Saturday, November 6, 2010


Last night we received our first good dowsing of rain.

Although the runoff seeped in to flood my kitchen, and the pets took fright at the golf-ball sized ice-chunks crashing on the roof, we're now all celebrating (a doubling of chocolate consumption).
Well, perhaps all isn't strictly accurate, since the composition of my household has undergone a change.
Last night all my resident red toads (eight, it turned out) lined up at the door to be let outside. As they hopped off into the rain to do their froggy thing, I felt I should be waving a handkerchief or something. But as they say, 'Nature abhors a vacuum', and I now have several foam nest frogs calling the place home.

A foam nest frog (Chiromantis xerampelina) enjoying the view from my curtain rail.

After one light shower of rain last week, the bush is already edging its way toward green. Its absolute faith in the coming of rain terrifies me. I guess I spent too long in the Kalahari where all the plants lie doggo until there's been enough rainfall for them to sprout, bloom and set seed all in one hit.

With everything breaking out in leaf and the air scented with flowers, the first summer migrants are starting to wing in. I heard a red-chested cuckoo calling for the first time this morning (cause for nervousness, no doubt, in all hairy caterpillars, thrushes and robin-chats).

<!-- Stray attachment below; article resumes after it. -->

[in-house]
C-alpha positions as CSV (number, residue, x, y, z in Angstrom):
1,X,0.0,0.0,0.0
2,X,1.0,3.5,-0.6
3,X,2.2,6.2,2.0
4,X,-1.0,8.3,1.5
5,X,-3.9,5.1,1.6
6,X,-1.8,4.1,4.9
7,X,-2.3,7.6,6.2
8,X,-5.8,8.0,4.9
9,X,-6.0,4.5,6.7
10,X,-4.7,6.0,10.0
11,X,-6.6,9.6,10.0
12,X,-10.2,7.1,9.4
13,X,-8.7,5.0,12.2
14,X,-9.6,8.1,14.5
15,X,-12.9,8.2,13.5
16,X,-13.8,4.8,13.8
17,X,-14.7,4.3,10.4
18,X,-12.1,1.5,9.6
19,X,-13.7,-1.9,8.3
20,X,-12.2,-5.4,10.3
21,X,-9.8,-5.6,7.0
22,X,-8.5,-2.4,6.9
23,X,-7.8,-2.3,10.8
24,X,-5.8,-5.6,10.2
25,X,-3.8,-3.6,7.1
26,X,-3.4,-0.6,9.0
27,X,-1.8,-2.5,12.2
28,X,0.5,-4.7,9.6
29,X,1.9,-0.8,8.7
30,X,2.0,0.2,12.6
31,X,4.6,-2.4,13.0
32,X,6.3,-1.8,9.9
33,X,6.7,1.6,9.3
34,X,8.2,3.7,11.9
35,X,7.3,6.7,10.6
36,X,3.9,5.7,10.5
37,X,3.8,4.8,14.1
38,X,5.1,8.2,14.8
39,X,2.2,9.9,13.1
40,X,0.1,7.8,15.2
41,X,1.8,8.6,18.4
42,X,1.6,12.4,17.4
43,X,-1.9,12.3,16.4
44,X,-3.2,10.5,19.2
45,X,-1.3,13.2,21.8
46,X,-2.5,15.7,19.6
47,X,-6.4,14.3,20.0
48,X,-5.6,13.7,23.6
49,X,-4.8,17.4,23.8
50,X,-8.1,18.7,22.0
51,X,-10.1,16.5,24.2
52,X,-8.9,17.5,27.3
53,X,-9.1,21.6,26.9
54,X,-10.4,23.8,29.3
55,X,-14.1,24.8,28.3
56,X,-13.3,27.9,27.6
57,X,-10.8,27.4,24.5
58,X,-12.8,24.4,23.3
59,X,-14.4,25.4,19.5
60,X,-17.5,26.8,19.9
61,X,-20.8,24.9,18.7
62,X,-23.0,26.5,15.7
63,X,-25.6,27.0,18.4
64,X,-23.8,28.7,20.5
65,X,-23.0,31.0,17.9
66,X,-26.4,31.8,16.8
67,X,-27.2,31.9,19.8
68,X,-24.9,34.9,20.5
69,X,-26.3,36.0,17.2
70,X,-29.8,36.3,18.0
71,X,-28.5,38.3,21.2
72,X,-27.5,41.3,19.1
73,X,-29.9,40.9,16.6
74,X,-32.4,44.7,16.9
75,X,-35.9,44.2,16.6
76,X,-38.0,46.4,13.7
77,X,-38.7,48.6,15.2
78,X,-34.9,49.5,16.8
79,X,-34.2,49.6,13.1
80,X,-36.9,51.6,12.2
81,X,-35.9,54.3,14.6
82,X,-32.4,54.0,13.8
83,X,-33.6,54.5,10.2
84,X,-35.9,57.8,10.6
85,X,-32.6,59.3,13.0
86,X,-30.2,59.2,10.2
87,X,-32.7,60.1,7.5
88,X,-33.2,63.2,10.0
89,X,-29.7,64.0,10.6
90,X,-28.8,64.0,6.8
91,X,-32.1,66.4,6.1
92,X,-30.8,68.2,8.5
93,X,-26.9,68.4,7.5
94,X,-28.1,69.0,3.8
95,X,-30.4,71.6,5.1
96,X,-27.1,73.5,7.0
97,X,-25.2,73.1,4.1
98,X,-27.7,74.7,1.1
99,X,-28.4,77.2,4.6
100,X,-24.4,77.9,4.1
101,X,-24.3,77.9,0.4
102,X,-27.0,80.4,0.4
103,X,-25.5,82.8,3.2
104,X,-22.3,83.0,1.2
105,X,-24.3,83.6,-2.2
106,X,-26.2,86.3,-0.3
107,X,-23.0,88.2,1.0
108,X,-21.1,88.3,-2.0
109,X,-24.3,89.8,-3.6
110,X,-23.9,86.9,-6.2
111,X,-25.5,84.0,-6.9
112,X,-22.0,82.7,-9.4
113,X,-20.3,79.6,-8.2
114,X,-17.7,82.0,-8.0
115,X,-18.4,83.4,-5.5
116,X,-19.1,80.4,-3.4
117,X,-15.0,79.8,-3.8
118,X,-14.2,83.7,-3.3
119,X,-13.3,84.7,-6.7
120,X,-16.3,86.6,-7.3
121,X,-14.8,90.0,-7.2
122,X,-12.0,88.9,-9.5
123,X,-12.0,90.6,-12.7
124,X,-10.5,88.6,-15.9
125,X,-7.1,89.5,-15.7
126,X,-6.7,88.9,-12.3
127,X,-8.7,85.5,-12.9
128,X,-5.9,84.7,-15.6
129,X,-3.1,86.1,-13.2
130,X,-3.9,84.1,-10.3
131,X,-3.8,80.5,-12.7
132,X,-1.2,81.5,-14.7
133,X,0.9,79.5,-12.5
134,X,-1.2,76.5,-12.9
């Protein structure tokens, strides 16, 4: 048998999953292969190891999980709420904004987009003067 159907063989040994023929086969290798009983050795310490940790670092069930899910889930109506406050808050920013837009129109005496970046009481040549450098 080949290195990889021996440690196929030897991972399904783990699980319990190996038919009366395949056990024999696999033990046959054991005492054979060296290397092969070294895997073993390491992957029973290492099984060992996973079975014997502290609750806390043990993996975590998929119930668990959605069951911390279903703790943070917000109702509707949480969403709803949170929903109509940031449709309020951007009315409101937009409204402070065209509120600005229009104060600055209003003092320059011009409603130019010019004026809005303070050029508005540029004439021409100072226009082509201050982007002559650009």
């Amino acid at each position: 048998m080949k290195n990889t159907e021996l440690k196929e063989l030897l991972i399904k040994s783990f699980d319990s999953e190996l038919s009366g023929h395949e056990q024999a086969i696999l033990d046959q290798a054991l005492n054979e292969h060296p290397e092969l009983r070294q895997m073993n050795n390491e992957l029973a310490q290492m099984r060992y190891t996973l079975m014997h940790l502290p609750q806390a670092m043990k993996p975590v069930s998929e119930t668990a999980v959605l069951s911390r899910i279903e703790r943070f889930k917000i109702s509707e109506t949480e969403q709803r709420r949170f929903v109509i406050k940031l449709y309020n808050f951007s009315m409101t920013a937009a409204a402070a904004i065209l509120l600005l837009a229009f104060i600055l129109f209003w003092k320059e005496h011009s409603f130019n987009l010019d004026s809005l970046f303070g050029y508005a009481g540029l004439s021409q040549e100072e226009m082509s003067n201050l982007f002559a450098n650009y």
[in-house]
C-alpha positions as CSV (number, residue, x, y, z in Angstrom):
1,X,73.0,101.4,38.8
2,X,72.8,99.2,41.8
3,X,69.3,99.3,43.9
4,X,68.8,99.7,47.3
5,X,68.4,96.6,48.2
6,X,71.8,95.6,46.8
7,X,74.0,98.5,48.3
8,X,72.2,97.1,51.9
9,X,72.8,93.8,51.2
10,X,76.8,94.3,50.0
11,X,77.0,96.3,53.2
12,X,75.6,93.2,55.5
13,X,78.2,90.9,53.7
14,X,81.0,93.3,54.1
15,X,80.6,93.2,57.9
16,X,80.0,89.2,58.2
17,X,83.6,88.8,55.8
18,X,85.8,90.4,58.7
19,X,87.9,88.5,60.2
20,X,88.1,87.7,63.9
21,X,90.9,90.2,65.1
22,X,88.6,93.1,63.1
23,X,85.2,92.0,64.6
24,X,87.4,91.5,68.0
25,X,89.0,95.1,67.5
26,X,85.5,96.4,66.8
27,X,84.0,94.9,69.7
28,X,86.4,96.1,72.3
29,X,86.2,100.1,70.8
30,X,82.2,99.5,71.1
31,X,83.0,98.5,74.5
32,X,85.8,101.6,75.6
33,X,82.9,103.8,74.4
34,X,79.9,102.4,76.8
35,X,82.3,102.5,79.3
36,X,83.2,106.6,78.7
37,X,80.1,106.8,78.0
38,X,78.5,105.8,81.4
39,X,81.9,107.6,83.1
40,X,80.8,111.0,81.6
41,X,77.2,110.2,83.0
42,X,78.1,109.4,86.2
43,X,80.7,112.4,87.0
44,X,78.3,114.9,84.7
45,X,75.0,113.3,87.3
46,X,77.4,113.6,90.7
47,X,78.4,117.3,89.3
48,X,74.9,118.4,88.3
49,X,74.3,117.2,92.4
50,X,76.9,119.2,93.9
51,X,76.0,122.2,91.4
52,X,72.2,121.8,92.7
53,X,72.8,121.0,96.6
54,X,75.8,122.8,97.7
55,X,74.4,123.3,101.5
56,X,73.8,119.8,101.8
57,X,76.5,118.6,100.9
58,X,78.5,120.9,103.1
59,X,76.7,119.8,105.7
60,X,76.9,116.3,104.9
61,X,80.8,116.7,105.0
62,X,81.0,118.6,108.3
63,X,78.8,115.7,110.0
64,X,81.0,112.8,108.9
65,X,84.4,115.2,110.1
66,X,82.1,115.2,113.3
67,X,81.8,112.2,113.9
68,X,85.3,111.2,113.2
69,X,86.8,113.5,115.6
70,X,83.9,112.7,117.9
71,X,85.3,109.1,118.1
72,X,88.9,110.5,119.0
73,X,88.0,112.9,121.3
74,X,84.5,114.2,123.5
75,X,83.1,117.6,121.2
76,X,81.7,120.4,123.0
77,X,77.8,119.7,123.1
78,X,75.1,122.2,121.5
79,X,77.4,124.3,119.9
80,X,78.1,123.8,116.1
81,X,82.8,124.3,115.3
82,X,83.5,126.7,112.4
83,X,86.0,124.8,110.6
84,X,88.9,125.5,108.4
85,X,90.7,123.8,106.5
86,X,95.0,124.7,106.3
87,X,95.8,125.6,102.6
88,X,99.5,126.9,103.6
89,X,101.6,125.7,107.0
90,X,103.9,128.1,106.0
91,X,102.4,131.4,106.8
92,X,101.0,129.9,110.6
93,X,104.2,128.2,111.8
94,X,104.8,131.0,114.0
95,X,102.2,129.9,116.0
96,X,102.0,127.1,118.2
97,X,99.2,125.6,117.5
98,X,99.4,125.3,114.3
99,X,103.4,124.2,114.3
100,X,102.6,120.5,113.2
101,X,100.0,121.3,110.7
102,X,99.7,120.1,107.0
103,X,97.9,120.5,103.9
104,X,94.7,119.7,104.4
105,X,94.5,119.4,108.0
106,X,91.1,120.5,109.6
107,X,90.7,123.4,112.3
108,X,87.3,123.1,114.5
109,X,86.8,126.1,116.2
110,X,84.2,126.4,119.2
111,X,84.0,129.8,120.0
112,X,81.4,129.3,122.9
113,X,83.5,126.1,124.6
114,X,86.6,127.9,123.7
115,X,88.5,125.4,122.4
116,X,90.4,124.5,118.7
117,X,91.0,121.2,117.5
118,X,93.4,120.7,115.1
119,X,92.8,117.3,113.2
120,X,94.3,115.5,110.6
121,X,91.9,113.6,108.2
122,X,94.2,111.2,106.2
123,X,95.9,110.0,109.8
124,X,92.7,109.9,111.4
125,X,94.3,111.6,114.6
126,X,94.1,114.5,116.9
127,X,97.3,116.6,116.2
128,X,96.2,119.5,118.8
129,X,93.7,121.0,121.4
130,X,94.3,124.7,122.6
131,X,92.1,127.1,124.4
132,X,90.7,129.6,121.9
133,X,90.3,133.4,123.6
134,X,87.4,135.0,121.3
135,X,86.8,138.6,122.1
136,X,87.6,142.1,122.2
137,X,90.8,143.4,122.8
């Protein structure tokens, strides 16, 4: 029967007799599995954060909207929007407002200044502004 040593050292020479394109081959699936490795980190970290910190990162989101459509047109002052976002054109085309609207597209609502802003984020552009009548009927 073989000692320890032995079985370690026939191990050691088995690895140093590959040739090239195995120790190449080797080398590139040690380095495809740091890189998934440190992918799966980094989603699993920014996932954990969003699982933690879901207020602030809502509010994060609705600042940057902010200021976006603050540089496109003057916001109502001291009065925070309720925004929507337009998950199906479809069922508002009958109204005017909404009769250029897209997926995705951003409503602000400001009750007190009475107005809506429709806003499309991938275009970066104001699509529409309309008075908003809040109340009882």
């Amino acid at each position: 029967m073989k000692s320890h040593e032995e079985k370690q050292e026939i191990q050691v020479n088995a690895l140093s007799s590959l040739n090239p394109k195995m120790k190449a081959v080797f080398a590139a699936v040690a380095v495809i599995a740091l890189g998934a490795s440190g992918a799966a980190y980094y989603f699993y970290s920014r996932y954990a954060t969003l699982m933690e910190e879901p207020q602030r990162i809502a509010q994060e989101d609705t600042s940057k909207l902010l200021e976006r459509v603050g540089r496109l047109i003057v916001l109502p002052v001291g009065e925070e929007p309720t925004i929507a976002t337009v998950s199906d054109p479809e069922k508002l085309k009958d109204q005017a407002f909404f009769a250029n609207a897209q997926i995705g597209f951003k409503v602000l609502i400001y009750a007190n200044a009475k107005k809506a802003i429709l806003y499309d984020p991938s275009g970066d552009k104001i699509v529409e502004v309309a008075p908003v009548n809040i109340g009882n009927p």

Red-chested cuckoo (Cuculus solitaries). Photo by Johann du Preez.

I'm now going to inflict on you photos of some of the flowers that are currently burgeoning (sorry, I can't resist them).

The mopane pomegranate (Rhigozum zambesiacum) pins its sweet-scented flowers on a stark thicket of bare twigs.

The weeping boer-bean (Schotia brachypetala) literally drips nectar, attracting a deafening buzz of insects. Around here, these trees grow almost exclusively on termite mounds, sucking up the moisture generated by these little control freaks (a mound is not a home unless it's humidity-controlled!). Every man and his dog (well maybe not his dog) eats this tree: starlings, monkeys and baboons scoff the flowers, antelope nibble the leaves, and both monkeys and people chomp the carb-rich beans (apparently you roast the pods). Oh, and black rhinos (who've presumably been partying) like to gnaw the bark, which is said to cure heartburn and hangovers.

The red bushwillow (Combretum apiculatum) is a handy plant for practical jokers. The seeds, although consumed by birds, are poisonous to humans, causing prolonged hiccupping.

Natal plane (Ochna natalitia). These lovely perfumed flowers last only a day or so. Then they fall to create drifts of golden petals.

The blood flower or fireball lily (Scadoxus multiflorus) is utterly bizarre. Once a year it sprouts a single flower head (26cm/10" across) comprised of about 200 individual flowers. Laden with alkaloids, the plant snuffs out livestock, and is used to coat poison arrows in Cameroon and Gabon, and as a fishing poison in Guinea and Nigeria.

Another species of plane (Ochna spp.) that I've yet to identify.